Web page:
Warming Up A Chilly Boss

By Matt Villano | THE NEW YORK TIMES
Published: March 5, 2006

Q. You're in the third month of a new job, and your professional relationship with the boss is uncomfortable. How can you break the ice?

Chris Reed

A. Nobody wants an awkward relationship with a superior, but don't come on too strong in trying to improve it. Pam Lenehan, president of Ridge Hill Consulting, a corporate strategy firm in Needham, Mass., said that pressuring a boss to warm up could backfire.

"The last thing you want to do is make the boss feel like you're forcing a certain kind of relationship," said Ms. Lenehan, author of "What You Don't Know and Your Boss Won't Tell You: Advice From Senior Female Executives on What You Need to Succeed" (Syren Books, 2006). "Careers are like rockets in that if yours gets off target in the beginning, your situation will only get worse."

Q. What kind of professional relationship should you expect?

A. Everyone has a different leadership style. Does your boss appear to be friendly or does she keep to herself? Simple observations can give you a better sense of how she likes to relate to employees, said Anna Soo Wildermuth, president of Personal Images, a career consulting company in Elmhurst, Ill.

"It's unfair to you and your boss to assume you'll have a certain relationship until you've had a chance to see how your new boss works," she said.

Q. What are some likely causes of awkwardness?

A. Some people just don't concern themselves with pleasantries in the workplace. Karen Leland, president of the Sterling Consulting Group, a management consulting firm in Sausalito, Calif., said that when leaders were under pressure from upper management , they might not have time to focus on being nice.

Ms. Leland, co-author with Keith Bailey of "Watercooler Wisdom: How Smart People Prosper in the Face of Conflict, Pressure and Change" (New Harbinger, 2005), added that a boss could also be vexed by events in his personal life.

Other people approach new employees with a certain degree of reserve. Ilise Benun is one such boss. Ms. Benun, president of Marketing Mentor, a consulting firm in Hoboken, N.J., said she was "not the warmest person" in the workplace, and revealed that when she recently hired a new employee, it took her months to stop treating the new worker with stiff formality.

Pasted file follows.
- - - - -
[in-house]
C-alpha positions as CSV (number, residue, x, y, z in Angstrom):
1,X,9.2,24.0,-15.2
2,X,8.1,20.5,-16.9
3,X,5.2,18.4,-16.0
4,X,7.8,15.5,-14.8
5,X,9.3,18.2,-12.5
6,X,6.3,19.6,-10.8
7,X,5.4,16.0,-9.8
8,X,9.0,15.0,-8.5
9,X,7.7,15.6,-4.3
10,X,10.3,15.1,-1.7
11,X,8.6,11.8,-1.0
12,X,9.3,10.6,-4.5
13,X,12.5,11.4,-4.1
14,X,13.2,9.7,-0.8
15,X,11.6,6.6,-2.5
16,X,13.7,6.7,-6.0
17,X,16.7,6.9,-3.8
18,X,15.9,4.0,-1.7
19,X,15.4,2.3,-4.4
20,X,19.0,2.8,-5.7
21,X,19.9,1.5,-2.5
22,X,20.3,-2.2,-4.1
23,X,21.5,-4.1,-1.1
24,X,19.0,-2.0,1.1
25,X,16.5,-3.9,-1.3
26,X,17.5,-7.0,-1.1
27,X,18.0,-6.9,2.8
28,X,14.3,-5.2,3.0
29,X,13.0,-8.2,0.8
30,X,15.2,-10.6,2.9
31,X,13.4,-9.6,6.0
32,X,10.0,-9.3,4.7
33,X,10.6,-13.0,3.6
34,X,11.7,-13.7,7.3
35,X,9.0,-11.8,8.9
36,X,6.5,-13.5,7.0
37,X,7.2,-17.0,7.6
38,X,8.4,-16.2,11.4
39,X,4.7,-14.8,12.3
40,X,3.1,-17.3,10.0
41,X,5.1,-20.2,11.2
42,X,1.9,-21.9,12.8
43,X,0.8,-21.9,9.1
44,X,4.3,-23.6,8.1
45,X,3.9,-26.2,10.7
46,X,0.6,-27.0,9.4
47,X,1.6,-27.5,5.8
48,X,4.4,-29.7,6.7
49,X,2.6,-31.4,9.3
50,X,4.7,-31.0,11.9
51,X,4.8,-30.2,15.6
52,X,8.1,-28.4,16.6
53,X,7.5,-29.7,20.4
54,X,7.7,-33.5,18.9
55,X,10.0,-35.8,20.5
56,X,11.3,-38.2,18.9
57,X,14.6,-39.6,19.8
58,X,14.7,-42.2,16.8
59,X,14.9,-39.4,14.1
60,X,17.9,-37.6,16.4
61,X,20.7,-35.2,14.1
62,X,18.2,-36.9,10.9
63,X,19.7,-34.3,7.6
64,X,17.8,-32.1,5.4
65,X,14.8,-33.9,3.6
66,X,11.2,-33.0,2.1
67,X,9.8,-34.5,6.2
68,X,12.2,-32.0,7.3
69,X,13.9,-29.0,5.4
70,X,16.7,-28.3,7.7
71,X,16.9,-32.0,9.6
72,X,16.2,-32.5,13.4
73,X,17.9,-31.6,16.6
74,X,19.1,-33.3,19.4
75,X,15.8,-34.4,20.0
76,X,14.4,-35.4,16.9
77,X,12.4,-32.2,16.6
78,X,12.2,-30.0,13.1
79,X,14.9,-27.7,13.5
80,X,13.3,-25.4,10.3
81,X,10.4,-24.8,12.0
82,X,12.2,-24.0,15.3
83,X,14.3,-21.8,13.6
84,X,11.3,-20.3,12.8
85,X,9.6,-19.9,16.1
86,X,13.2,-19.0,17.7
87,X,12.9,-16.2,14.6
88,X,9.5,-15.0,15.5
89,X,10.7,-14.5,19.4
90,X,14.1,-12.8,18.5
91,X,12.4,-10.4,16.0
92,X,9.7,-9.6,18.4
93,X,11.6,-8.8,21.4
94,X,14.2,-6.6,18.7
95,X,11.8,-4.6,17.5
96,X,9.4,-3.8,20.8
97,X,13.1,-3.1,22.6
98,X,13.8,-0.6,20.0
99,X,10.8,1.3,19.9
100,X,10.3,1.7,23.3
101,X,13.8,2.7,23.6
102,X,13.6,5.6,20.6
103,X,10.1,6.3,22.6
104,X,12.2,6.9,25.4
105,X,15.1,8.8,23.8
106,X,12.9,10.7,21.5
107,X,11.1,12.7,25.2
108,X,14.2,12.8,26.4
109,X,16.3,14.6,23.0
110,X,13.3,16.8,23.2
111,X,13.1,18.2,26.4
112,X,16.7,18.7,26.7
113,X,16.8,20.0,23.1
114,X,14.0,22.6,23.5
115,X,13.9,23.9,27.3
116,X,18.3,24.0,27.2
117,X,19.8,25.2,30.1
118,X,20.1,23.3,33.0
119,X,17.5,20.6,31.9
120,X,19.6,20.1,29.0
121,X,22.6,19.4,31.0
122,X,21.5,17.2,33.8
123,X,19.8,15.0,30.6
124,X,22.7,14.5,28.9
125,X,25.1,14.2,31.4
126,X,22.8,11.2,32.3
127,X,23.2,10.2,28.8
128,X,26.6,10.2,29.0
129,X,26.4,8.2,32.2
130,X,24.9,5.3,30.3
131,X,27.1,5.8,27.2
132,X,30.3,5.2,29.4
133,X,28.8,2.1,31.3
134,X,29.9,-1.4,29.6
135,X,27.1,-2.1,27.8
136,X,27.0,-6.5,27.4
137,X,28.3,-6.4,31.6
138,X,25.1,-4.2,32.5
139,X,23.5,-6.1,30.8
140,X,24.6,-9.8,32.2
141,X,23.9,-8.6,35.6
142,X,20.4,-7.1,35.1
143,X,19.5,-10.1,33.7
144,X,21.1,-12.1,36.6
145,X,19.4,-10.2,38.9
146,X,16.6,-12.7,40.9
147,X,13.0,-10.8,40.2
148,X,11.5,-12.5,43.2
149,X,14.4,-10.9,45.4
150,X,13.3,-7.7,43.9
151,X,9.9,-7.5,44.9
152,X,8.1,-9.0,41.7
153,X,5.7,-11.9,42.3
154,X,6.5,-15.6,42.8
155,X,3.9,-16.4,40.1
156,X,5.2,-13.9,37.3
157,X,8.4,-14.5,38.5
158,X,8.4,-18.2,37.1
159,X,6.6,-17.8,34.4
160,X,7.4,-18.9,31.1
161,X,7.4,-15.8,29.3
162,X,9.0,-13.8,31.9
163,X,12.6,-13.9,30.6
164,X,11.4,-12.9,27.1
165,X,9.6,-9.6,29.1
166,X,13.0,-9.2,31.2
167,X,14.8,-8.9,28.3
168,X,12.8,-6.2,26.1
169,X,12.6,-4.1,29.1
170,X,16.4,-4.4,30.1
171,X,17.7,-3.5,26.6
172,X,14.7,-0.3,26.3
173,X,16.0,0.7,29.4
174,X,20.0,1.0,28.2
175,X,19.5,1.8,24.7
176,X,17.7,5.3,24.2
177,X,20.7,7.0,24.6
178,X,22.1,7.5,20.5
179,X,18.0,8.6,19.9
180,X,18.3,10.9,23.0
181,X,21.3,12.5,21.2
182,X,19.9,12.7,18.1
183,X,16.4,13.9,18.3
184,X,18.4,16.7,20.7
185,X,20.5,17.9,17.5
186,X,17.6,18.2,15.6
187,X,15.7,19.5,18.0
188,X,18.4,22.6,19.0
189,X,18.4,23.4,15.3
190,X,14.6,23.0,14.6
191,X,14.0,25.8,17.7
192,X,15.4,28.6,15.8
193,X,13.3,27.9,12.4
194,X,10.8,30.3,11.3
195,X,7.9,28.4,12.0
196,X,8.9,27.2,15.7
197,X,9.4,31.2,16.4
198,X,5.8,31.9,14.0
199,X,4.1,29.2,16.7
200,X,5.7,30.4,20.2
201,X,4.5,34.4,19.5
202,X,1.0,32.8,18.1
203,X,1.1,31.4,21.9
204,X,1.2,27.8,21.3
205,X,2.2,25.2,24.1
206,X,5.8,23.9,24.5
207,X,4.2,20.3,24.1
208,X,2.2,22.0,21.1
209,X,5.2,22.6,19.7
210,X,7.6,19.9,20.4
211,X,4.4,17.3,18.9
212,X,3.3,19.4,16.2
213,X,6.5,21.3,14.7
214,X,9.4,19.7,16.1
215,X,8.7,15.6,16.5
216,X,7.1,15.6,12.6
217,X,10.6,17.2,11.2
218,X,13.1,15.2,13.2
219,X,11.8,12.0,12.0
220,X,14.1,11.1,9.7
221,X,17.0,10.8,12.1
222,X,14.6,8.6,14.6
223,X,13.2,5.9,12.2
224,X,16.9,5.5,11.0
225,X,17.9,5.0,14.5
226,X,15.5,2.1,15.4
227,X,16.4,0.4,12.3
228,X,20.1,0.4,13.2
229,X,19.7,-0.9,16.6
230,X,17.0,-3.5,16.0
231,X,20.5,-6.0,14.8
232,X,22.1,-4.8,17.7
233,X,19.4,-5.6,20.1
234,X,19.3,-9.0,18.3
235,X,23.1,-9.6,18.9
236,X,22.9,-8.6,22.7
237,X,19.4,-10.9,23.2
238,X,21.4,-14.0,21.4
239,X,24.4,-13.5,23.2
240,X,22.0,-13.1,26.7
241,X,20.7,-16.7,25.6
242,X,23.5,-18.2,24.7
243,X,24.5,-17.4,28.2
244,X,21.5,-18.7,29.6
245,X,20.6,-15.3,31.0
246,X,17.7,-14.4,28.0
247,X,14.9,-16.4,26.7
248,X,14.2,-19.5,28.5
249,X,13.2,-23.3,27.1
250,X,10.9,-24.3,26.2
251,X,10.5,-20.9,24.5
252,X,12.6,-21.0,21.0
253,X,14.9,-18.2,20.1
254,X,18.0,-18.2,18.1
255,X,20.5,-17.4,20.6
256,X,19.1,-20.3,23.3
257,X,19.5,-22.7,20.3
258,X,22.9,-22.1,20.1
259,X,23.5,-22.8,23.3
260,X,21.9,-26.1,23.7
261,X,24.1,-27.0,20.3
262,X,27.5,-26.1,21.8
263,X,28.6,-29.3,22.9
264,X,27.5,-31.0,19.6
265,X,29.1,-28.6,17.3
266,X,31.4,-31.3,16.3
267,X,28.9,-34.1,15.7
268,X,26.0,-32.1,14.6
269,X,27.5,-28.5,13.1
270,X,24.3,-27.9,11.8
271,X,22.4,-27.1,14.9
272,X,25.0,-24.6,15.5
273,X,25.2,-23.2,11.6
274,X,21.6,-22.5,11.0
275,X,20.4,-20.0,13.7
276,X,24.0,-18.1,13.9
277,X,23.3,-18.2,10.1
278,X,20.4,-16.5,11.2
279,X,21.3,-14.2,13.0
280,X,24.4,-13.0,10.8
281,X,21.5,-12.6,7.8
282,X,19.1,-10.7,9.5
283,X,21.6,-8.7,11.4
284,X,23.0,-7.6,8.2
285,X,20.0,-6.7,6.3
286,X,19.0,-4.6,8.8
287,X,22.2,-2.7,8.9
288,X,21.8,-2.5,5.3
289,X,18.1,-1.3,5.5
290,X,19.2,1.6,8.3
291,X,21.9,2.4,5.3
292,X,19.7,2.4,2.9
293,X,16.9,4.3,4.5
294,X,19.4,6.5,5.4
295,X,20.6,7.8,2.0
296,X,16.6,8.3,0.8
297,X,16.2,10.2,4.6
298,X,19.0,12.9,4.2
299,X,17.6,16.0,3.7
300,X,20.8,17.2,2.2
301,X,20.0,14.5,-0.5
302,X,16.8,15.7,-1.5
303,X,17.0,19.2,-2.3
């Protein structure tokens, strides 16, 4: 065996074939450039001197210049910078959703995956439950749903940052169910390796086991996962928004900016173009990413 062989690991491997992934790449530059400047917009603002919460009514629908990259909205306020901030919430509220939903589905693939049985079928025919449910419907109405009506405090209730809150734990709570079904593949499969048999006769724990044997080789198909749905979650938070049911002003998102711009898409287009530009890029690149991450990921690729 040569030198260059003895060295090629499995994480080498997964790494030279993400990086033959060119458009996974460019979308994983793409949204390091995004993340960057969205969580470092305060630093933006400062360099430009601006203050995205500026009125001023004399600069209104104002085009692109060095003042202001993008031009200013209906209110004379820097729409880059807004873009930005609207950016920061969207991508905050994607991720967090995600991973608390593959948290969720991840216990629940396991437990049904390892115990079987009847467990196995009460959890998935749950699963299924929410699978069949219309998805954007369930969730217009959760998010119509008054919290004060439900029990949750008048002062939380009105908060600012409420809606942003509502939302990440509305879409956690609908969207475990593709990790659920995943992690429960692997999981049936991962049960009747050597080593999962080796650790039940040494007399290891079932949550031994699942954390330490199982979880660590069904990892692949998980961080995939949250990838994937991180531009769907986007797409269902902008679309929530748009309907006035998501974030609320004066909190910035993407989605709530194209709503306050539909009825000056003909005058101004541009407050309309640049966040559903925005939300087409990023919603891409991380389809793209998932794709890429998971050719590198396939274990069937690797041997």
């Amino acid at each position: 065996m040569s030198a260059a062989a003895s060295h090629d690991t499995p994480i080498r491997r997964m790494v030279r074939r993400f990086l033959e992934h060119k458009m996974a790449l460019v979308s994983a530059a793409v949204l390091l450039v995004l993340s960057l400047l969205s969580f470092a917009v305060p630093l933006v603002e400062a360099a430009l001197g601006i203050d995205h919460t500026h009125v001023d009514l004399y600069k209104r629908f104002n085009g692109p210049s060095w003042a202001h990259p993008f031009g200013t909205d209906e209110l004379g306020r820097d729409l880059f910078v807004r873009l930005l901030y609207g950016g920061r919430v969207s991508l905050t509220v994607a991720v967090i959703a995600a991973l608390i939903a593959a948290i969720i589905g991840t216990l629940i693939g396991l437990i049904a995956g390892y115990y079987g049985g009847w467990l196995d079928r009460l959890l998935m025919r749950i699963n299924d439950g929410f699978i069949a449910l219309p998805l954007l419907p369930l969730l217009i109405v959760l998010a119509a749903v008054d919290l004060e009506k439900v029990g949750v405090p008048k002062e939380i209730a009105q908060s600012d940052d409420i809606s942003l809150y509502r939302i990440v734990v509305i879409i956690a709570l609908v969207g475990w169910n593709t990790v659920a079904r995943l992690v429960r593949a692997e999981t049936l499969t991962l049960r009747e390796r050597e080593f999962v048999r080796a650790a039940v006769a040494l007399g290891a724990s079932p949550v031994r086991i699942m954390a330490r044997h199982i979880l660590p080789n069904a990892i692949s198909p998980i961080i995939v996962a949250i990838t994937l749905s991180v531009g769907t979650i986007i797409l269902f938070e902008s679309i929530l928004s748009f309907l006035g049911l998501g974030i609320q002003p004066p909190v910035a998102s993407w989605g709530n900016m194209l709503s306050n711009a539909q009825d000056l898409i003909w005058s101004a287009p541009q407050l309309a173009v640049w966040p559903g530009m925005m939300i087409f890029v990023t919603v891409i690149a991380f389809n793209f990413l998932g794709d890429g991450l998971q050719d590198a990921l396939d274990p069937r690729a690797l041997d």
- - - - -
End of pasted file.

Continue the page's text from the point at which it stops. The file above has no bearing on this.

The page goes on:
"I can't help it, but it really does take me a long time to let my hair down," Ms. Benun said. "I have been in situations where I can envision what it would be like to be warmer, but I can't bring myself to do it because I fear it will create too much vulnerability for me and my firm."

Q. When should a strained relationship warrant concern?

A. If a distant relationship with a boss is hindering your ability to fulfill your professional responsibilities, sound the alarms. Debra Condren, president of Business Psychology Solutions, a performance development firm in New York, said employees should become wary if a boss doesn't include them in meetings, fails to return e-mail messages or phone calls and appears to be generally uninterested in what they are doing. Other warning signs include a lack of chitchat, eye contact and simple salutations.

"The real red flag is when you're not getting any communication cues," she said. "Without a communication mechanism in place, employees are powerless to know if they're doing a good job, and that uncertainty can be devastating."

Q. What are the first steps toward ending the awkwardness?

A. Take a few days to reflect on the situation. Talk things through with someone you trust, perhaps even with a colleague. Aaron Nurick, professor of management and psychology at Bentley College in Waltham, Mass., said that getting someone else's perspective could be invaluable in determining the scope of the problem.

"A lot of times, awkward relationships have anxiety or fear of failure associated with them, and that anxiety prompts us to blow things out of proportion," Mr. Nurick said. "We all approach work with our own baggage, so it's important to make sure you're seeing the situation objectively before you act."

Employees should consider whether they can adjust to the boss's style. If Fridays are particularly busy days, for example, confer with the boss on Thursdays about projects. If the boss never responds to questions about her family, stop asking. Bill Wiersma, president of Wiersma & Associates, a management and consulting firm in Pleasant Hill, Calif., said that this kind of flexibility was critical, because the boss does not have to change. You may have to.

Q. At what point do you discuss your disappointment with the boss?

A. Wait at least six months. If the relationship hasn't thawed by then, schedule a private meeting. Be respectful, never accusatory. Judith E. Glaser, author of "The DNA of Leadership" (Platinum Press, 2006), said employees should couch their concerns in questions about fine-tuning their performance to meet the boss's needs. Ask specifically what you can do to increase the value you bring to the organization, she said.

"It's amazing how well bosses will respond if you take the touchy-feely language and put it into business terms," said Ms. Glaser, who founded and is chief executive of Benchmark Communications, a management consulting firm in New York. "At the end of the day, you're both there to advance the company."

Workplace or career topics may be sent to ccouch@nytimes.com.

Power and Influence

By Judith E. Glaser | Leadership Excellence
Published March 2006

Decipher the language of leadership.